Taiwan has not said how many casino licenses it would give to Matsu, where about 10,000 residents now live off fishing, military outposts and tourism. Officials in Taipei said prior to the Matsu referendum that they would pursue a gaming model like that of Singapore, which carefully regulates its two casinos. Those operations are family-style resorts, which Taiwanese officials say could be designed to reduce any appeal to gangsters or prostitution rings that opposition voters on Taiwan’s islets fear would find their way to local casinos.

But Taiwan’s transportation ministry, charged with issuing casino licenses, has said the number of permits and the scale of any casinos in the outlying islands are still under study. That uncertainty cast doubt on the July 7 referendum, especially as anti-gambling groups campaigned against pro-casino advocates.

Matsu voters decided they needed to take the chance, says Chen. “We are desperate and have nothing to lose,” she notes, summarizing what she saw as the view of majority voters. “At least we have a chance to see if casinos work for us.” Much of the desperation rests on feeling stuck on the islets, she points out. Half-hour flights from Matsu to Taipei book fast in the summer tourism peak season, and at other times of year, fog or winds ground them altogether. “For a very long time, people in Matsu have faced the problem of getting in and out of Matsu because of the lack of transportation links to Taiwan proper,” Chen said. “The county magistrate sees [the prospect of casinos] as a ticket to upgrade Matsu’s transportation links. Even if the proposal does not materialize, they feel the worst scenario is going back to where they are right now.”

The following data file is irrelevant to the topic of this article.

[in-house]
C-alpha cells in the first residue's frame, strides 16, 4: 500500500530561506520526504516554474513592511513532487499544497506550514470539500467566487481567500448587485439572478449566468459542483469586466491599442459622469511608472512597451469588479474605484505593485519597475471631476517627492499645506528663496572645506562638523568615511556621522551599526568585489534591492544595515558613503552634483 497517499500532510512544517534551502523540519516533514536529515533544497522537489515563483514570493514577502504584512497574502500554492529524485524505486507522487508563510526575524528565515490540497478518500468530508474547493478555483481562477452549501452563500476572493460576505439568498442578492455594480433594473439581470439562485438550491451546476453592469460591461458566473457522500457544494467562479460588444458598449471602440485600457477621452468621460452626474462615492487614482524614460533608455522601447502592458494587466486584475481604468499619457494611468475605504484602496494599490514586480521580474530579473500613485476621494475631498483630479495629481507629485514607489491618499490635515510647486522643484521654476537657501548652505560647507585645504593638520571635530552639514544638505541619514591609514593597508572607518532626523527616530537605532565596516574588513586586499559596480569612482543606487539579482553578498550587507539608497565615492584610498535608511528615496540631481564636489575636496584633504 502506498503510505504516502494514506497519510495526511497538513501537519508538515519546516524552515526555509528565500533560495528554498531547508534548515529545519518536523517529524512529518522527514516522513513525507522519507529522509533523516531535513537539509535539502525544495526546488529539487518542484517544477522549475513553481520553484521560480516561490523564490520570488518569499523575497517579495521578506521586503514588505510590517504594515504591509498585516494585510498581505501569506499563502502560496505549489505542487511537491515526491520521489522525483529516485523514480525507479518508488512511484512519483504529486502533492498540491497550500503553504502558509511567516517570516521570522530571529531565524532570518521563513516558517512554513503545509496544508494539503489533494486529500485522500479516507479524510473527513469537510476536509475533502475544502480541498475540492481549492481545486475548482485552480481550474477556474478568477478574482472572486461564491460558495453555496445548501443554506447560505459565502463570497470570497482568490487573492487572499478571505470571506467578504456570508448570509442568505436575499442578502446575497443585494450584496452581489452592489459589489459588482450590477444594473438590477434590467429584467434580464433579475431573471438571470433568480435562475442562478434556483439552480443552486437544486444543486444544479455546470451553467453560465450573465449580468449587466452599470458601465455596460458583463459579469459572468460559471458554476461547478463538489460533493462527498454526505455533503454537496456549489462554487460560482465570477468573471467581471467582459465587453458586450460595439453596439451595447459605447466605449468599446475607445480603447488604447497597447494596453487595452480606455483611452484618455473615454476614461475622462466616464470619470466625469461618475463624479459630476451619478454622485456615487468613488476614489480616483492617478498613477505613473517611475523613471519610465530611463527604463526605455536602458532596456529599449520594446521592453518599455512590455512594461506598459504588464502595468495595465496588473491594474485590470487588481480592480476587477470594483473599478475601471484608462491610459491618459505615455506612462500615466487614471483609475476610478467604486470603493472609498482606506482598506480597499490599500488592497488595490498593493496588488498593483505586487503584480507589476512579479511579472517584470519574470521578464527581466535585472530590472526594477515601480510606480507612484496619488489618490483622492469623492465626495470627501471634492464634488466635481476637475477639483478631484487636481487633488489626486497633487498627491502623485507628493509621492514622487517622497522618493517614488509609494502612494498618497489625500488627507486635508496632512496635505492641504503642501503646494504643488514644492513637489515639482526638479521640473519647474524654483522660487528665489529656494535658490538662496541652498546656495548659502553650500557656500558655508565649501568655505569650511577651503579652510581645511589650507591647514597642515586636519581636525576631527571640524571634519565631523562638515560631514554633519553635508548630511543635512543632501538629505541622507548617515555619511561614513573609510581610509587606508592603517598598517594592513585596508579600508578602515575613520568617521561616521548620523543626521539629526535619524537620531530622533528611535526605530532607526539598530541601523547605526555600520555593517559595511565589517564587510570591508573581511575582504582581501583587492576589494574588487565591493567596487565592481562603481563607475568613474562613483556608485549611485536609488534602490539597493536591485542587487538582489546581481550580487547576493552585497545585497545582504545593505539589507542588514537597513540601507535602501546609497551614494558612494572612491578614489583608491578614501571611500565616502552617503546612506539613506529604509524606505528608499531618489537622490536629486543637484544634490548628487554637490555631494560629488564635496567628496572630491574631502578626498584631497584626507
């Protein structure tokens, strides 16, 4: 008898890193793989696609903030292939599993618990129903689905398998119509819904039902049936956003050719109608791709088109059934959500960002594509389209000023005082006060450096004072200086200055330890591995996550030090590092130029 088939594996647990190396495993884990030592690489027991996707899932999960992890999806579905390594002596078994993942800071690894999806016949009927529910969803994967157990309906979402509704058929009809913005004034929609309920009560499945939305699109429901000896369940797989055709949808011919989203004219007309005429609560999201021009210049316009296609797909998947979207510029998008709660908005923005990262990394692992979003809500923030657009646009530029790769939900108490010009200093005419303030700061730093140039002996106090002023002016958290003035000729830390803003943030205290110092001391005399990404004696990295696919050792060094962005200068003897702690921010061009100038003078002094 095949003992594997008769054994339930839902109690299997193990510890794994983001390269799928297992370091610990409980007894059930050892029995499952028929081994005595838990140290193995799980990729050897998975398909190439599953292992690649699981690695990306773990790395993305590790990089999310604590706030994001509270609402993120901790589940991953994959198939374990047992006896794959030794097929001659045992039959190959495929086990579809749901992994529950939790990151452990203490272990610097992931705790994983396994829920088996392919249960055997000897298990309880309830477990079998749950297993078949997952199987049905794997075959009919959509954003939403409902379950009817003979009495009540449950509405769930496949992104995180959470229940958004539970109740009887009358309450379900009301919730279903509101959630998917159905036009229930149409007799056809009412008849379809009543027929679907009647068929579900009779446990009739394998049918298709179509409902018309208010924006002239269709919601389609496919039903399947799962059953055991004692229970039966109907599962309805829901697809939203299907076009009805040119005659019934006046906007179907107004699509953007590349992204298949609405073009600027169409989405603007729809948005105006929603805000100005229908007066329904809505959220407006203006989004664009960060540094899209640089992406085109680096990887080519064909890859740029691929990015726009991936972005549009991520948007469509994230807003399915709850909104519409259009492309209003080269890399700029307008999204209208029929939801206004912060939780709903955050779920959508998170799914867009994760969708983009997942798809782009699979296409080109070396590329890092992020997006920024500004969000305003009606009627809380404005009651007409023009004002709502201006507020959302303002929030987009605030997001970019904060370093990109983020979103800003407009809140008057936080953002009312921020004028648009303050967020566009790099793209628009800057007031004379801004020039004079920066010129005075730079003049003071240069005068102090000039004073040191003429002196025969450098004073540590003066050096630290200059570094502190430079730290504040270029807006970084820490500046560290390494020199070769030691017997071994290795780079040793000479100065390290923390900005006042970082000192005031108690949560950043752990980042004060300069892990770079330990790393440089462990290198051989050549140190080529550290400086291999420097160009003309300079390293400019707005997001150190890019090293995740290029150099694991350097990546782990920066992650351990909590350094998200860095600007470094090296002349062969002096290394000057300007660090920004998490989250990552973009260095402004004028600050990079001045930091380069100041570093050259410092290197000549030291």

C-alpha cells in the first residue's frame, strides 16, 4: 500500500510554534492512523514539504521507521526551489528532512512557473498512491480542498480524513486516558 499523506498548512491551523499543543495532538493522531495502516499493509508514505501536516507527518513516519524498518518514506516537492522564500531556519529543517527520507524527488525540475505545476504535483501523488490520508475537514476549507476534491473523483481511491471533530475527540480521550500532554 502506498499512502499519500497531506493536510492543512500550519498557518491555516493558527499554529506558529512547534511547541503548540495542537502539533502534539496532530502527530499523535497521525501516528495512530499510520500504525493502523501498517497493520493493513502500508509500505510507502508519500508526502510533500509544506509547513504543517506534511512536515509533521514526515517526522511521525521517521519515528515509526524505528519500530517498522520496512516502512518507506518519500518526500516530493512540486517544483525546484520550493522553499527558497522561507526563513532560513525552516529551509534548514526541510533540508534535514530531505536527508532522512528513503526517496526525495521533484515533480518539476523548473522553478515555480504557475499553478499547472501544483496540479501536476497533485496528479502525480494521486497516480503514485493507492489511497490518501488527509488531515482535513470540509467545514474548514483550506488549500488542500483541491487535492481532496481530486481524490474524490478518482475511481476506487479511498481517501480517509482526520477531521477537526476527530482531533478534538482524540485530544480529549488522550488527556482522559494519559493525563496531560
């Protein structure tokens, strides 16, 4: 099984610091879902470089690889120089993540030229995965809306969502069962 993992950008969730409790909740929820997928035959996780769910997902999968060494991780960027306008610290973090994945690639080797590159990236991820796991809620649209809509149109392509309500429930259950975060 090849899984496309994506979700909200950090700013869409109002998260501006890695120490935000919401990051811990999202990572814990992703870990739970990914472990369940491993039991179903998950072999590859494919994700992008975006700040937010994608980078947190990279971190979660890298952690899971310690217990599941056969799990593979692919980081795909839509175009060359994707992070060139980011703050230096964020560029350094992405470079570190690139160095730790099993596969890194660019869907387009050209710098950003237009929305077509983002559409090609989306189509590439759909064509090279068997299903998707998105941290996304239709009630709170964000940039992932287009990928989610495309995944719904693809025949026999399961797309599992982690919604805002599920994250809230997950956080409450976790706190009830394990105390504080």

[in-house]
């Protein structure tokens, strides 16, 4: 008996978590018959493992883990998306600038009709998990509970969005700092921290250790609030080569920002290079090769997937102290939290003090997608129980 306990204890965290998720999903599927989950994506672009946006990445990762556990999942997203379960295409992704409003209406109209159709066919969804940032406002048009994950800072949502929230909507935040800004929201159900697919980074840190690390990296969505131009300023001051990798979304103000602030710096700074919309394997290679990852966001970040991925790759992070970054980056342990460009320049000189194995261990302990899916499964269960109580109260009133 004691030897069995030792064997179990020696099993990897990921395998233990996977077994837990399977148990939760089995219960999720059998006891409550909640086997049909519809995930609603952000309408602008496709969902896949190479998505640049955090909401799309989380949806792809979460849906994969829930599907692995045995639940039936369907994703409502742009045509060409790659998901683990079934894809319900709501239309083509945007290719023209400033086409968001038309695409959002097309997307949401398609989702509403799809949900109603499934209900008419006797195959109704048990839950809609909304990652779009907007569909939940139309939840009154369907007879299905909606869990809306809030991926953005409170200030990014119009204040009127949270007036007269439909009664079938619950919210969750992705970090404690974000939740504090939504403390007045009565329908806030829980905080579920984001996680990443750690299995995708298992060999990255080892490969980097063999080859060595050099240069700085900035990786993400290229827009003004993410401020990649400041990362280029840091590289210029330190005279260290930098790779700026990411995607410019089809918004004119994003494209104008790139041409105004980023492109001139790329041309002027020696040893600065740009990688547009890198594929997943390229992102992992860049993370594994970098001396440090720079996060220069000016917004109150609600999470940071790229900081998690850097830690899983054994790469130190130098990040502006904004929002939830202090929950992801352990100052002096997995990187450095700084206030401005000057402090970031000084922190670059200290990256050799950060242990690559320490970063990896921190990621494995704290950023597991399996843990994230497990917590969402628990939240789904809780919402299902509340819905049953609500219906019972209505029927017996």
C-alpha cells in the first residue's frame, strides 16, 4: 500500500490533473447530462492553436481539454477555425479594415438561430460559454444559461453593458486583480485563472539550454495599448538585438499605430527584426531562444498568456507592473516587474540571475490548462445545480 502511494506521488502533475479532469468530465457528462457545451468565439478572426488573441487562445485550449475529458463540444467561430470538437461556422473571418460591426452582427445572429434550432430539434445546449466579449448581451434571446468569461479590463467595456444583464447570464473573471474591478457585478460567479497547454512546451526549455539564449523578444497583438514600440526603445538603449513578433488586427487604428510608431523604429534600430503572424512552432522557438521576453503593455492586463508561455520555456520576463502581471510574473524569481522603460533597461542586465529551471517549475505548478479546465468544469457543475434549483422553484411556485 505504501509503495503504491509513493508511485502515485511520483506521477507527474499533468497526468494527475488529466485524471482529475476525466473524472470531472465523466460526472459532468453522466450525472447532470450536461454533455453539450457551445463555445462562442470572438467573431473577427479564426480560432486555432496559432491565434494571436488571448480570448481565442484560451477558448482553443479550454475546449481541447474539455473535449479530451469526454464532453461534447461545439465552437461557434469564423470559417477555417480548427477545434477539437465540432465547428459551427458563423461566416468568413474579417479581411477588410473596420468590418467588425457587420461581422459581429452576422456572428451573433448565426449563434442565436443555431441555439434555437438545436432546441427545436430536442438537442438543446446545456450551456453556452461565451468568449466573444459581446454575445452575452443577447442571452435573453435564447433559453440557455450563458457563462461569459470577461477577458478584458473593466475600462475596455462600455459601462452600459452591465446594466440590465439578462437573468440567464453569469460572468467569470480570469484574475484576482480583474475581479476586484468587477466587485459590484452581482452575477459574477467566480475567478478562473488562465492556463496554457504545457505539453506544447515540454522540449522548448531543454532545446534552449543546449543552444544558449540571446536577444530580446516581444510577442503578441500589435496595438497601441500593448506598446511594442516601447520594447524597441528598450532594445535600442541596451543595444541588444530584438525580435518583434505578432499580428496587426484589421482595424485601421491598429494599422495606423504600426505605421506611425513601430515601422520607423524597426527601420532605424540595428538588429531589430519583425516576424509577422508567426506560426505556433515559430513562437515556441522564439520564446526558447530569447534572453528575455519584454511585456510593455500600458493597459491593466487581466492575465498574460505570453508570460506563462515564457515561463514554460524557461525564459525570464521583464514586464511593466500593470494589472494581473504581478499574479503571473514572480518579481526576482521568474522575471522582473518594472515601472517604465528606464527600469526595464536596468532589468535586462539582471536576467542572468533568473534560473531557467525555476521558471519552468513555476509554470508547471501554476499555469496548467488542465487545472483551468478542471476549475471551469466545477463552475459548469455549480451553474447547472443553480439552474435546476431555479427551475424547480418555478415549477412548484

Matsu voters may also have been inspired today by China-reliant casinos elsewhere in Asia, and mindful of losing out to fast-evolving competitors elsewhere in Asia. “Taiwan sees the phenomenal success of Macau, they see Singapore very quickly making great money, and then you have these other areas,” says John Bruce, operations director with the Hong Kong-based risk consultancy Hill & Associates. “You have Cambodia. You have Laos, you have Vietnam moving closer; you have Korea making consideration of more casinos. Locals see it as a great revenue generator.”

Still, the 57% voter majority favoring casinos was never assured. The referendum’s core opposition group Taiwan Alliance Against the Legalization of Gambling alleged that the county magistrate in Matsu broke fair election rules by teaming up with Weidner to back the referendum, in some instances giving away consumer electronics to voters, Taiwan’s Next Magazine reported in June.

Once casinos are in the pipeline, other businesses from Taiwan and China will build up Matsu’s service economy from a handful of seafood restaurants and boutique guesthouses in existence today, Bruce forecasts. Those entrepreneurs would open stores, build hotels and add ferry routes. “The local economy will benefit from construction,” he says. “In Macau, the local population made an adjustment [to accommodate casinos], but per capita income has definitely increased and trickled down.”

World Operators Ready